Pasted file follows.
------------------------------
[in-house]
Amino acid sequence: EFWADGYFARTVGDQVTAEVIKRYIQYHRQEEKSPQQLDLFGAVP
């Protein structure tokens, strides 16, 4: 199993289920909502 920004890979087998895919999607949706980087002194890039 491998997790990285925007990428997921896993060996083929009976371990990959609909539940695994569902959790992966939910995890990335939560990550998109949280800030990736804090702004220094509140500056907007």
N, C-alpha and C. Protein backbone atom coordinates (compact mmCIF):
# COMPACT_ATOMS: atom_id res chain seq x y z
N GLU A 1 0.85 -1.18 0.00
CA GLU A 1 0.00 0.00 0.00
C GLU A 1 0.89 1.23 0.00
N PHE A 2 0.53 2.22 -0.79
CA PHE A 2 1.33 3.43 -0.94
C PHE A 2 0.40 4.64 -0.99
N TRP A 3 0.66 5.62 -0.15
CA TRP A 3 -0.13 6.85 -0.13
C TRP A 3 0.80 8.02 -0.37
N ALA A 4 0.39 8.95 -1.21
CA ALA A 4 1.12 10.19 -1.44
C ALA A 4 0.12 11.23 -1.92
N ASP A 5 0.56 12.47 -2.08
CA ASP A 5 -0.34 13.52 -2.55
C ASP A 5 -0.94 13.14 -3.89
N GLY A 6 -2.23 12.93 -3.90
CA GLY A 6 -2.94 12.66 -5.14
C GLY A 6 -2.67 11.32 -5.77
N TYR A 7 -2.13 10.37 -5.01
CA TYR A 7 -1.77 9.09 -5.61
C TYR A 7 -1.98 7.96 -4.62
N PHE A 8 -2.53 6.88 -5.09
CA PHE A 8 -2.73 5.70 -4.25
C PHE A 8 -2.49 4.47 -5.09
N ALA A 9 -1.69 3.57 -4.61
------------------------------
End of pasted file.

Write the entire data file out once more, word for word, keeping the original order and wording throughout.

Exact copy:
[in-house]
Amino acid sequence: EFWADGYFARTVGDQVTAEVIKRYIQYHRQEEKSPQQLDLFGAVP
């Protein structure tokens, strides 16, 4: 199993289920909502 920004890979087998895919999607949706980087002194890039 491998997790990285925007990428997921896993060996083929009976371990990959609909539940695994569902959790992966939910995890990335939560990550998109949280800030990736804090702004220094509140500056907007």
N, C-alpha and C. Protein backbone atom coordinates (compact mmCIF):
# COMPACT_ATOMS: atom_id res chain seq x y z
N GLU A 1 0.85 -1.18 0.00
CA GLU A 1 0.00 0.00 0.00
C GLU A 1 0.89 1.23 0.00
N PHE A 2 0.53 2.22 -0.79
CA PHE A 2 1.33 3.43 -0.94
C PHE A 2 0.40 4.64 -0.99
N TRP A 3 0.66 5.62 -0.15
CA TRP A 3 -0.13 6.85 -0.13
C TRP A 3 0.80 8.02 -0.37
N ALA A 4 0.39 8.95 -1.21
CA ALA A 4 1.12 10.19 -1.44
C ALA A 4 0.12 11.23 -1.92
N ASP A 5 0.56 12.47 -2.08
CA ASP A 5 -0.34 13.52 -2.55
C ASP A 5 -0.94 13.14 -3.89
N GLY A 6 -2.23 12.93 -3.90
CA GLY A 6 -2.94 12.66 -5.14
C GLY A 6 -2.67 11.32 -5.77
N TYR A 7 -2.13 10.37 -5.01
CA TYR A 7 -1.77 9.09 -5.61
C TYR A 7 -1.98 7.96 -4.62
N PHE A 8 -2.53 6.88 -5.09
CA PHE A 8 -2.73 5.70 -4.25
C PHE A 8 -2.49 4.47 -5.09
N ALA A 9 -1.69 3.57 -4.61